MILTON ABRAMSON, APPELLANT, v. THE COUNCIL BLUFFS COMMUNITY SCHOOL DISTRICT ET AL., APPELLEES. MILTON ABRAMSON, APPELLANT, v. COUNCIL BLUFFS COMMUNITY SCHOOL DISTRICT, APPELLEE. MILTON ABRAMSON, APPELLEE, v. THE COUNCIL BLUFFS COMMUNITY SCHOOL DISTRICT ET AL., APPELLANTS.

Nos. 86-1125, 86-1168.United States Court of Appeals, Eighth Circuit.Submitted October 14, 1986.
Decided January 26, 1987.

David T. Siegel, Omaha, Neb., for appellant.

Becky S. Knutson, Des Moines, Iowa, for appellees.

Appeal from the United States District Court for the Southern District of Iowa.

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Before McMILLIAN, Circuit Judge, HENLEY, Senior Circuit Judge, and NICHOL, Senior District Judge.[*]

[*] The Honorable Fred J. Nichol, United States Senior District Judge, District of South Dakota, sitting by designation.

HENLEY, Senior Circuit Judge

[1] Milton Abramson appeals from the district court’s dismissal of his claims filed under both Title VII of the Civil Rights Act of 1964 and 42 U.S.C. § 1983. The district court found that a prior administrative adjudication that appellant was dismissed from his teaching position for cause barred him from relitigating that issue under the doctrine of collateral estoppel/issue preclusion. We affirm in part, reverse in part, and remand.

[2] Appellant was hired by the Council Bluffs Community School District as a teacher in November of 1978. On February 2, 1983 appellant filed Charges of Discrimination with the Iowa Civil Rights Commission, the City of Council Bluffs Human Relations Department, and the Equal Employment Opportunity Commission against appellees Council Bluffs Education Association and the School District. Area Education Agency 13 was added as a respondent in the Charges of Discrimination on April 13, 1983. Appellant claimed discrimination on the basis of his religion and retaliatory harassment stemming from a 1981 lawsuit brought by the appellant against the School District which successfully challenged the ordering of involuntary prayer in public schools.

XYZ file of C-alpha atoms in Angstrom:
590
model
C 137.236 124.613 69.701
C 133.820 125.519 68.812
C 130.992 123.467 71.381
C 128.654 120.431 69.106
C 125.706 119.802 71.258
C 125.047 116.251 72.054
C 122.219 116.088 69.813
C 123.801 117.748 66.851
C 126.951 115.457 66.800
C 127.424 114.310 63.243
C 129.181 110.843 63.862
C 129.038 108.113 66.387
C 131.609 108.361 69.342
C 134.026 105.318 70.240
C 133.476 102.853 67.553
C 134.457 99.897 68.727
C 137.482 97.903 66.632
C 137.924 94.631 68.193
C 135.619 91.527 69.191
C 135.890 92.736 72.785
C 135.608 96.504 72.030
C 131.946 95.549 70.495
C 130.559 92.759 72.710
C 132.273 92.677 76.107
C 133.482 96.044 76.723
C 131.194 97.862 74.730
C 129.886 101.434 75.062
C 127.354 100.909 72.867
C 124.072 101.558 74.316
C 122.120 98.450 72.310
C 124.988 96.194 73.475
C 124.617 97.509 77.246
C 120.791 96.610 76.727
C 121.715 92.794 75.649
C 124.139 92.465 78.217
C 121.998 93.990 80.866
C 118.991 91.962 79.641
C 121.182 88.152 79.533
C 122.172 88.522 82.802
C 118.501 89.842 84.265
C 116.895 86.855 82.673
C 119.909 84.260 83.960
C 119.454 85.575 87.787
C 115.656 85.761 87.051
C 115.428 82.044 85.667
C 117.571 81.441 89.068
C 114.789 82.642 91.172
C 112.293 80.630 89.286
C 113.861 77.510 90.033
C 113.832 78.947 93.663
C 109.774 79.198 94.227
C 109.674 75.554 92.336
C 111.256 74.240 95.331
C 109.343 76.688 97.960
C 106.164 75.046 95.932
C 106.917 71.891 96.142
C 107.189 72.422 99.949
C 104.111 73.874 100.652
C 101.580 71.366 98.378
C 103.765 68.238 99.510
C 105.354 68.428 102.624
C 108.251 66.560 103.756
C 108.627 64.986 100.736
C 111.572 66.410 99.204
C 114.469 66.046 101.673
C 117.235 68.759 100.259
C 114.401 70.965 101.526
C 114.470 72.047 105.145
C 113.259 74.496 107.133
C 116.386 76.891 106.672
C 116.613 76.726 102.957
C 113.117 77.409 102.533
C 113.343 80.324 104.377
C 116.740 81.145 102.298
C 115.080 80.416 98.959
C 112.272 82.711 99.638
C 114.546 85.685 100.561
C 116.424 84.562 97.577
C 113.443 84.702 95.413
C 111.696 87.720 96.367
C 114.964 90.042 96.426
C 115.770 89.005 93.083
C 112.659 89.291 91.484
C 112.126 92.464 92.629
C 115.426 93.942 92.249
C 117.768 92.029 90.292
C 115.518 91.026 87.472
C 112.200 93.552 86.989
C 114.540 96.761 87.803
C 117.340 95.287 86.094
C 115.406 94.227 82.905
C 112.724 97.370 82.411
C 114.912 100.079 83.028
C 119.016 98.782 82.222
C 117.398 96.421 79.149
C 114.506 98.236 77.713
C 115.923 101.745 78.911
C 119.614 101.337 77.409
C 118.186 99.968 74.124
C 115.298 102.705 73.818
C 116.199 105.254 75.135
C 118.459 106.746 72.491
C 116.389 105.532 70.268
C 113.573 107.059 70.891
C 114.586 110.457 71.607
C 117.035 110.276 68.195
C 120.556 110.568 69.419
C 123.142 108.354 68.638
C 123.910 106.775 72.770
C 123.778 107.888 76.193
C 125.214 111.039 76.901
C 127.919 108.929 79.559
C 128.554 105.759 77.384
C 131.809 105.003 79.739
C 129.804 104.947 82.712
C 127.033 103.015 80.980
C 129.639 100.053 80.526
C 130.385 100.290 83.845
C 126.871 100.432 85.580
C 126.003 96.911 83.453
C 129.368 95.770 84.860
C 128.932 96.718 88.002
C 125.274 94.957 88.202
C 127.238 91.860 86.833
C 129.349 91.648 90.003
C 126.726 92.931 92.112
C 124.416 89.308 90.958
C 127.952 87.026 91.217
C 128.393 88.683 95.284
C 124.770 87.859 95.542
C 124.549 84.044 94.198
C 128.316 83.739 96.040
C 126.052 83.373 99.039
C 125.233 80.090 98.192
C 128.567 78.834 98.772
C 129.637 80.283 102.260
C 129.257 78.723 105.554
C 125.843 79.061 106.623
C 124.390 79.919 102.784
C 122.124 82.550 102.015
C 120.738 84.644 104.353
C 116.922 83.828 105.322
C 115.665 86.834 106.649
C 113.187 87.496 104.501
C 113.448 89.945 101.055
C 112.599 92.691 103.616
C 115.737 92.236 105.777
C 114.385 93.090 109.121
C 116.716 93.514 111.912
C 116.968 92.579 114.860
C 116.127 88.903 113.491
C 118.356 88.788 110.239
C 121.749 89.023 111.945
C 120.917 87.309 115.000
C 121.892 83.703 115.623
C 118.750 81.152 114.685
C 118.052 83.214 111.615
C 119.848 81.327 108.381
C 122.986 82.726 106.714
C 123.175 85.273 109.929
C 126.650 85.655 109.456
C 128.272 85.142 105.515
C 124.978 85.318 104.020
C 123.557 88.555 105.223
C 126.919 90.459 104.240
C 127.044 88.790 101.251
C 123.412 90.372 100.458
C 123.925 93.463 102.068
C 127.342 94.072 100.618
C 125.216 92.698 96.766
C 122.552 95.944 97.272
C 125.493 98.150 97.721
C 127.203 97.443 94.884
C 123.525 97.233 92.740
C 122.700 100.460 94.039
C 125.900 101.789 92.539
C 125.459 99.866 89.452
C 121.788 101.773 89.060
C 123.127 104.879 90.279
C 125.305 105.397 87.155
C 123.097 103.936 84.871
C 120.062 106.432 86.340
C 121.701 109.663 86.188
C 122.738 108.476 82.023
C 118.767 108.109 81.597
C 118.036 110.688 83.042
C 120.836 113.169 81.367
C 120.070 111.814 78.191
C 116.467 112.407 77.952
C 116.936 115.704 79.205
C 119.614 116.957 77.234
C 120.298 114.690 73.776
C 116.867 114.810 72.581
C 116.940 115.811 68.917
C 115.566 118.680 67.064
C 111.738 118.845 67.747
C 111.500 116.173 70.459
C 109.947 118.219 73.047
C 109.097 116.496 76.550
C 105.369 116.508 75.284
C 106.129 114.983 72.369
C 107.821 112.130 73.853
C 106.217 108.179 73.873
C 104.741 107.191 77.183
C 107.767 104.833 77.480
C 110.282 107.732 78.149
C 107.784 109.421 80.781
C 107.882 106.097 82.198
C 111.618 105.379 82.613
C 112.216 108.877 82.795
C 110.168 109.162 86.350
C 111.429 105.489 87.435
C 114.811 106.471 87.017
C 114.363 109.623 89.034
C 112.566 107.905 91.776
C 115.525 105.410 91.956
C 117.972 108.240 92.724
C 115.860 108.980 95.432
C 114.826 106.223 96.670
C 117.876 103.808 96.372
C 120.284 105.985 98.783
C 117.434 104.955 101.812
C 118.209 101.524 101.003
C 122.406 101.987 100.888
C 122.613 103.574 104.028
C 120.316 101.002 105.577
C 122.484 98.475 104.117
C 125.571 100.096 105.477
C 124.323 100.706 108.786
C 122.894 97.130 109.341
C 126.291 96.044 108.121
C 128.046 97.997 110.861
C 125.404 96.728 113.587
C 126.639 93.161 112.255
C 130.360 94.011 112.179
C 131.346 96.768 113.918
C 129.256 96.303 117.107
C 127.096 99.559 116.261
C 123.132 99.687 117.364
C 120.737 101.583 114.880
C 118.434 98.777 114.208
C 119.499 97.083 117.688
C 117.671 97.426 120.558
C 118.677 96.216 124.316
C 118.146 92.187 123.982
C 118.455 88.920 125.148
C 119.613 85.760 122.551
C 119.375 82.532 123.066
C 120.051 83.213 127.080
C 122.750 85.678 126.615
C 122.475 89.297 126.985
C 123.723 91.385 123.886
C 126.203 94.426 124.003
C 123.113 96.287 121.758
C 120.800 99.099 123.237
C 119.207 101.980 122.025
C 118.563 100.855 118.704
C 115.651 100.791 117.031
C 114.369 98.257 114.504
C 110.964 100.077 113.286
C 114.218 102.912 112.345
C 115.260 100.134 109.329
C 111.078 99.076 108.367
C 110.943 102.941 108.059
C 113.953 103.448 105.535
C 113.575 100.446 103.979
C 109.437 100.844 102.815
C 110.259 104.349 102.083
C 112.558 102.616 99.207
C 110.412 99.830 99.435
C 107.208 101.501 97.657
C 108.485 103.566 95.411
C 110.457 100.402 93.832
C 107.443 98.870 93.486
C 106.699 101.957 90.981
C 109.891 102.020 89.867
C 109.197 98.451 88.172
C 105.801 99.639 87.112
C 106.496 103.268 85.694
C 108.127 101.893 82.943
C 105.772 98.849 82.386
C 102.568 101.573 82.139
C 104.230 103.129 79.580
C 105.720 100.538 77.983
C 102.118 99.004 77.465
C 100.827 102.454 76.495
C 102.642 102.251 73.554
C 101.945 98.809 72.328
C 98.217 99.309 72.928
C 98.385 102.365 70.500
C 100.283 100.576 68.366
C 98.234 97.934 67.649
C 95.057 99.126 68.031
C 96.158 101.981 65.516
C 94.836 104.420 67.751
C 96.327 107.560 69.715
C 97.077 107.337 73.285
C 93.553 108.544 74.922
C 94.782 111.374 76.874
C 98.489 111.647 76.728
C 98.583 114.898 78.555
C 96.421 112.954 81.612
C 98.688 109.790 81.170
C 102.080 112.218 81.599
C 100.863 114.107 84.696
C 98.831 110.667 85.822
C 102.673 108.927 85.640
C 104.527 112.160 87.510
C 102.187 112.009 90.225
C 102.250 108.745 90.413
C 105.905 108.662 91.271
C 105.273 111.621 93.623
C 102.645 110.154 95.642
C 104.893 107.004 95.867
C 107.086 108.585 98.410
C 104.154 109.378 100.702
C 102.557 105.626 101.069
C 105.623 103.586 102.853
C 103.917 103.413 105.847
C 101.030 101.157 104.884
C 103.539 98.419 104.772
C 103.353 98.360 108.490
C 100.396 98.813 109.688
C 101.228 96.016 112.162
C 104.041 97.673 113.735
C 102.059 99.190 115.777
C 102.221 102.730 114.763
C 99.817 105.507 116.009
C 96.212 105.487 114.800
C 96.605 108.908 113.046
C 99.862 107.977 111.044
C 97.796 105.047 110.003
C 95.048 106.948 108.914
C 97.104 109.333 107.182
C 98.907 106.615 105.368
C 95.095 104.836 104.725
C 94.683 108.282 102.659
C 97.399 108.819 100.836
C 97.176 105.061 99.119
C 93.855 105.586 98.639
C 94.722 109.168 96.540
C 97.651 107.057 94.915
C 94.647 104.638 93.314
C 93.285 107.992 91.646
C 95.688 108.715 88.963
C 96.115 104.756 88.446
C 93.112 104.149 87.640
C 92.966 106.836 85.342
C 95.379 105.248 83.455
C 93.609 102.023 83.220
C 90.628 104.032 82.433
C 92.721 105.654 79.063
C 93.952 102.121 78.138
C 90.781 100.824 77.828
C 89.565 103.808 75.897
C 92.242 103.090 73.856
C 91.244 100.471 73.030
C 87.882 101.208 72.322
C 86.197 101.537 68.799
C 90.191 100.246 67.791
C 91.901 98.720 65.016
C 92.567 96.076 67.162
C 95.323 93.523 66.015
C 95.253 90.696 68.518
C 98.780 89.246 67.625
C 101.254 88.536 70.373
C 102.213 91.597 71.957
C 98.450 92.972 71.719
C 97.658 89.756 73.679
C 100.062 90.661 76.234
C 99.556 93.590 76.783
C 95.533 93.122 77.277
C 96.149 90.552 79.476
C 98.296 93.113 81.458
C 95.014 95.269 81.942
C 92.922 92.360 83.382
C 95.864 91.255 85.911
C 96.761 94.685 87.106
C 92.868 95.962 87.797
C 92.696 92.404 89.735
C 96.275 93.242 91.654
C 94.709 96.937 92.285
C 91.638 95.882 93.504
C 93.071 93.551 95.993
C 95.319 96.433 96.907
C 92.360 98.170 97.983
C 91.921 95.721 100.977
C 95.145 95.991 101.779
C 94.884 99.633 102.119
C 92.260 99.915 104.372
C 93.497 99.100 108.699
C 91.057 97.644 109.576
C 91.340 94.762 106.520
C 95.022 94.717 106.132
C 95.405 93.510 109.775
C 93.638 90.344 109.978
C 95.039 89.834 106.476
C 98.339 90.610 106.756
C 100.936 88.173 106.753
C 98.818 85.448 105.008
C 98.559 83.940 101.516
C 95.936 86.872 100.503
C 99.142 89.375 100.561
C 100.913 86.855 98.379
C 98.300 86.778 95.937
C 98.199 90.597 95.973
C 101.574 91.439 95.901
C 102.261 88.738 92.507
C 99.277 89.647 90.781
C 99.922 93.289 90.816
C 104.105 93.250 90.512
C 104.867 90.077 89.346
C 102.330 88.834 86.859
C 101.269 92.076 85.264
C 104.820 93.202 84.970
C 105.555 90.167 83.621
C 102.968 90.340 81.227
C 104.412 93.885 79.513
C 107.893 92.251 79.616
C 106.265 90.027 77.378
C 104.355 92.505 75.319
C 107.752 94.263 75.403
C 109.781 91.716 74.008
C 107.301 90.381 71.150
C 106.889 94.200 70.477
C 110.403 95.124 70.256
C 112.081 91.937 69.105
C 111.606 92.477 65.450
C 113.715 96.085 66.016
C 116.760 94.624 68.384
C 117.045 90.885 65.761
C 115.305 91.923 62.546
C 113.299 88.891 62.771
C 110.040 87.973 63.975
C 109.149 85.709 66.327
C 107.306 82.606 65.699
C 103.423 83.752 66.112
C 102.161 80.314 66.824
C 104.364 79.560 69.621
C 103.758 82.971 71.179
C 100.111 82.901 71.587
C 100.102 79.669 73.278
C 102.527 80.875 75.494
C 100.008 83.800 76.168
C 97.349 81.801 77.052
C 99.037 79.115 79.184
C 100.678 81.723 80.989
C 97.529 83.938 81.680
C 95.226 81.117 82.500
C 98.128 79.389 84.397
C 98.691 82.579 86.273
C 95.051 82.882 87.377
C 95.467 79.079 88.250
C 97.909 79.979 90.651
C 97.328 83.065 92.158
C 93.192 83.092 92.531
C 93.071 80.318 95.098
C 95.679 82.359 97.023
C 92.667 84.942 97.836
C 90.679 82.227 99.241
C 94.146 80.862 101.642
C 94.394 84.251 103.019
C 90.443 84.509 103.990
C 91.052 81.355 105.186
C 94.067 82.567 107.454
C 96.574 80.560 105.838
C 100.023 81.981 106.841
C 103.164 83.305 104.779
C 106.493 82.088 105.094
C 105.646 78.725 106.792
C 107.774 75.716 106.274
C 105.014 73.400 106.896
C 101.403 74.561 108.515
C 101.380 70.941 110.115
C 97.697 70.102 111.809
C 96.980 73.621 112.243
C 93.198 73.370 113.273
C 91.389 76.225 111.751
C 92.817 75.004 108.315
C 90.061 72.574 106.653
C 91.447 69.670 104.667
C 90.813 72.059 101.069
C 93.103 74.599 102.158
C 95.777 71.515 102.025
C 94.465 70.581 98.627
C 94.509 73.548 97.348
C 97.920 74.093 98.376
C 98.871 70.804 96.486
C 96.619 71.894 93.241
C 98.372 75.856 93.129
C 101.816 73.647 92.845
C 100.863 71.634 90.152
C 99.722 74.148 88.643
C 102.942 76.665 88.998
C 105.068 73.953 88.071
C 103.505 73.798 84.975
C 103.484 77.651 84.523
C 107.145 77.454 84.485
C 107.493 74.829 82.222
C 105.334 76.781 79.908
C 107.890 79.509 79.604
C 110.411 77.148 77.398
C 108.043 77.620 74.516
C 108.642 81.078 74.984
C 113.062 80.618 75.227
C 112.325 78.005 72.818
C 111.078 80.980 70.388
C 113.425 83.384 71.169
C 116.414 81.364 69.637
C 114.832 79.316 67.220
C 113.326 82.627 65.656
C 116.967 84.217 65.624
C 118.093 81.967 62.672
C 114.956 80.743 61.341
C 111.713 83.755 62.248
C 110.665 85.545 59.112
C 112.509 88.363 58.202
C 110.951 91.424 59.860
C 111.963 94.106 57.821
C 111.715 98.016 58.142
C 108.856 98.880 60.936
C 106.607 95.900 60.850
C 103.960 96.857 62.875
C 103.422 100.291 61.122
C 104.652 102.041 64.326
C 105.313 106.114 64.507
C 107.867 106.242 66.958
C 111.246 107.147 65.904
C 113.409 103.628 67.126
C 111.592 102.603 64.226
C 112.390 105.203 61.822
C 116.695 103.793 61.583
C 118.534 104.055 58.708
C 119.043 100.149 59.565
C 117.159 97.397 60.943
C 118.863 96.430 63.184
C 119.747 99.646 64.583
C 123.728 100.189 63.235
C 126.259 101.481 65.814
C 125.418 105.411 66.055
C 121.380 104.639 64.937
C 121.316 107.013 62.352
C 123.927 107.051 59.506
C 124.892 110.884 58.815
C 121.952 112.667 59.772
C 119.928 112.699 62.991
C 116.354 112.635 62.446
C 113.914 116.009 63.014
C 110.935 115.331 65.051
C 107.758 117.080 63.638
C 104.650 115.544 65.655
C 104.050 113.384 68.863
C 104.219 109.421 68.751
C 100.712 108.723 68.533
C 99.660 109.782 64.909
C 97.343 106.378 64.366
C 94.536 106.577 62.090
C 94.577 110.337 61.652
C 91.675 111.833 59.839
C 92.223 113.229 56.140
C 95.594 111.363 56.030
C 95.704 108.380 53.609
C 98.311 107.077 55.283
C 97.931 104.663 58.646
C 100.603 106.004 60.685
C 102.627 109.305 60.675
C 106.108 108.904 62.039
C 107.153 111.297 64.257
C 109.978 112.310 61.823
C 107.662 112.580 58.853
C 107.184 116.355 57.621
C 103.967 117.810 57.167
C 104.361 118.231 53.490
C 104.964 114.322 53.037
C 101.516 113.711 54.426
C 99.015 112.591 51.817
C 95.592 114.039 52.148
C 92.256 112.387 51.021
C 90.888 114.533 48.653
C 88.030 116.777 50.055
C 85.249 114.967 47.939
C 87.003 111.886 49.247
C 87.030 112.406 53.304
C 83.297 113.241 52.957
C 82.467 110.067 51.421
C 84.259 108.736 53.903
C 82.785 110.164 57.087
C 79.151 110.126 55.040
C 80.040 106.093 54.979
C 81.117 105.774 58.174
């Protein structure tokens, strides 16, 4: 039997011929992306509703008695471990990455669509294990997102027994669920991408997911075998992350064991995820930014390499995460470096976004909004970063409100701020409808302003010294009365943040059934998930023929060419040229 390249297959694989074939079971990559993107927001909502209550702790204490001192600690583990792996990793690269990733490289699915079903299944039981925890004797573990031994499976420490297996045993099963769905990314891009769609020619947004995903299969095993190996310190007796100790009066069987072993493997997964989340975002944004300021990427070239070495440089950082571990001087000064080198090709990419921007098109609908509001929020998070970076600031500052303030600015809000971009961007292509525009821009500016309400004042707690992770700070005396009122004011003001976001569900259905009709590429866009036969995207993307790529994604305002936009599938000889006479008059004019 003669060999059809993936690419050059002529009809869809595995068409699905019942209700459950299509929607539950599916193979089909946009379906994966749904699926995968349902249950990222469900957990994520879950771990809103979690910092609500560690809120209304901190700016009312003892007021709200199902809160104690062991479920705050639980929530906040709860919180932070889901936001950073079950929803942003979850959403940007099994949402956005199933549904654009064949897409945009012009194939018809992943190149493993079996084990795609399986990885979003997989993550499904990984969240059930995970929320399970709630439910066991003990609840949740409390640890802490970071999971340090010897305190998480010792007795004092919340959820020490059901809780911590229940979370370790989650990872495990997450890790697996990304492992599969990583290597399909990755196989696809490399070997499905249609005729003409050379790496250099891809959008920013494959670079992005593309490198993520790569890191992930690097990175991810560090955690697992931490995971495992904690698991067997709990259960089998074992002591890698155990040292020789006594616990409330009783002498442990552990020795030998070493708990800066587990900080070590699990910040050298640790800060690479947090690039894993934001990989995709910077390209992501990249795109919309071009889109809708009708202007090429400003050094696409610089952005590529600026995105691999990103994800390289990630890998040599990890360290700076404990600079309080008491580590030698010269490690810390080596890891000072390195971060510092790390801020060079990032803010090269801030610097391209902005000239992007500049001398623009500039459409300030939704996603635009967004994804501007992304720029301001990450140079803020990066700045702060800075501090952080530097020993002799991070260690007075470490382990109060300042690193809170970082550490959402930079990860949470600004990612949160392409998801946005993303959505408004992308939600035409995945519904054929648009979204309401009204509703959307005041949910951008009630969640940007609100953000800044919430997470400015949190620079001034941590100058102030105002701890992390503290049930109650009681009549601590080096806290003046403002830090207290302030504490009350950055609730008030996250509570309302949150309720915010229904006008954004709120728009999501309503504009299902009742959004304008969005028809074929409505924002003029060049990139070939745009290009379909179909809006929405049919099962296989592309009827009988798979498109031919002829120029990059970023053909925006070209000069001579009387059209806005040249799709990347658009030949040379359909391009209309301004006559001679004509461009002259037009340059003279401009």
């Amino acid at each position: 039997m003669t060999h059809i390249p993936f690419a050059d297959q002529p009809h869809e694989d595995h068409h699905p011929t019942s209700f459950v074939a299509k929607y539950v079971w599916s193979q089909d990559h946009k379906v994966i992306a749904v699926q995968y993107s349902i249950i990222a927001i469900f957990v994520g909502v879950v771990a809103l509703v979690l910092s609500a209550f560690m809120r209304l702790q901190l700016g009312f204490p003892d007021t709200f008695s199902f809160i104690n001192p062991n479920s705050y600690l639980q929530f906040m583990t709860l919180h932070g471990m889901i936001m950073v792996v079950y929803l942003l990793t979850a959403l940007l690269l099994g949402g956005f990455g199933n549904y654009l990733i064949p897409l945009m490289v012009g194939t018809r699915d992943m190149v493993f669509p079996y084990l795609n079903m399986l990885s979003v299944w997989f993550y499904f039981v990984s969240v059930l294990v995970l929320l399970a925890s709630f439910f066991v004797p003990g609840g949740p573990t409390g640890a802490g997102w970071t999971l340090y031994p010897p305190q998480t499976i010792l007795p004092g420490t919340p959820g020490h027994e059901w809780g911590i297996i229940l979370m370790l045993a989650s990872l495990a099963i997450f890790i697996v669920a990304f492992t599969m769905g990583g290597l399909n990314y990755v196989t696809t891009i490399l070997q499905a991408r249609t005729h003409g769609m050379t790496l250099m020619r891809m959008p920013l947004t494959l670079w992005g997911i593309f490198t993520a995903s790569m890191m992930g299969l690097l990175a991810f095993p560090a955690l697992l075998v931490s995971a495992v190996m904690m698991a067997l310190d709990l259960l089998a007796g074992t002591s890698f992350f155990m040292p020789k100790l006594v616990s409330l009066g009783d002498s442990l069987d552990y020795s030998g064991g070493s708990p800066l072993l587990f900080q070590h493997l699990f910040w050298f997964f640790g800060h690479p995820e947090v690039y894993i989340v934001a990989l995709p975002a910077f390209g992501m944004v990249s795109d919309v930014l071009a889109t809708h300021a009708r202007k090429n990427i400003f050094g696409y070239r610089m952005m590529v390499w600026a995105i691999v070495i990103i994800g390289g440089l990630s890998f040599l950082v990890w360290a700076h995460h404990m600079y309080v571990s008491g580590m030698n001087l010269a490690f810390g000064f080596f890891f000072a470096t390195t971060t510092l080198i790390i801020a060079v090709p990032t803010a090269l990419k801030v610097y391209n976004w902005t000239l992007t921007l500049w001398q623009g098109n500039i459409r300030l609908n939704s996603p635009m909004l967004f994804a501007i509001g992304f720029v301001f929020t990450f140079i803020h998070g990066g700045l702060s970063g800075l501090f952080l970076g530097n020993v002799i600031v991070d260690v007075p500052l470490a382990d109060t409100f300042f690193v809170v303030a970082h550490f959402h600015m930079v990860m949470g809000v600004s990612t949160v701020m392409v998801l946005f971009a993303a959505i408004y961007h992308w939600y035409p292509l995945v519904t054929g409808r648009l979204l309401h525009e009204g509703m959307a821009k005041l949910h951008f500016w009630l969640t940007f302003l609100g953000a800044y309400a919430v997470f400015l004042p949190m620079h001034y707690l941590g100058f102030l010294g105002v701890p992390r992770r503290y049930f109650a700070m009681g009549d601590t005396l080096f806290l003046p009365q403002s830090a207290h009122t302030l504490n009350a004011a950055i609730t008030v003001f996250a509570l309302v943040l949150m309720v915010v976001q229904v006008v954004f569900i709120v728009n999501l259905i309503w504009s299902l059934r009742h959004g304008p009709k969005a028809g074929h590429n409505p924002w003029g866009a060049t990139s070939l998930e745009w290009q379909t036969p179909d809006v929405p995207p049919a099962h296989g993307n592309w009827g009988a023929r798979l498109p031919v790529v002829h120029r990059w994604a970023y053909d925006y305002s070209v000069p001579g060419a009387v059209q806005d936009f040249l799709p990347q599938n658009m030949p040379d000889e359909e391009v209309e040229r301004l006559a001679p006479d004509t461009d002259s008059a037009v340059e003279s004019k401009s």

[3] Appellant received a letter on March 9, 1983 notifying him that the Superintendent of Schools would recommend to the Board of Education that he be terminated effective June 3, 1983. On April 5, 1983 appellant amended his charge of discrimination to include an allegation that his employment was being terminated on the basis of his religion.

[4] Appellant invoked administrative review procedures, Iowa Code §§ 279.15 — 270.18, and the Board of Directors of the School District conducted a hearing on May 6, 7, 11 and 18. Appellant was represented by counsel at the hearing and had the opportunity to cross-examine witnesses against him and to produce witnesses on his behalf. The Board of Directors voted unanimously to terminate appellant on June 14, 1983. Appellant appealed the Board’s determination to an adjudicator, Iowa Code § 279.17, who upheld the Board’s decision. Appellant did not seek further review to the state district courts available under the statutory scheme. Iowa Code § 279.18.

[5] Appellant obtained a Letter of Right to Sue from the EEOC on November 7, 1983 and filed his first complaints in the United States District Court. The cases were consolidated by the district court. On September 13, 1984 appellant filed an amended complaint which added numerous individual defendants who had not been included in his Charge of Discrimination filed with the EEOC.

[6] In April of 1985 all of the defendants filed motions to dismiss. Those motions were granted because the district court concluded that under the doctrine of issue preclusion the administrative determination that appellant’s dismissal was for just cause barred the relitigation of that issue in federal court. See Gear v. City of Des Moines, 514 F. Supp. 1218, 1222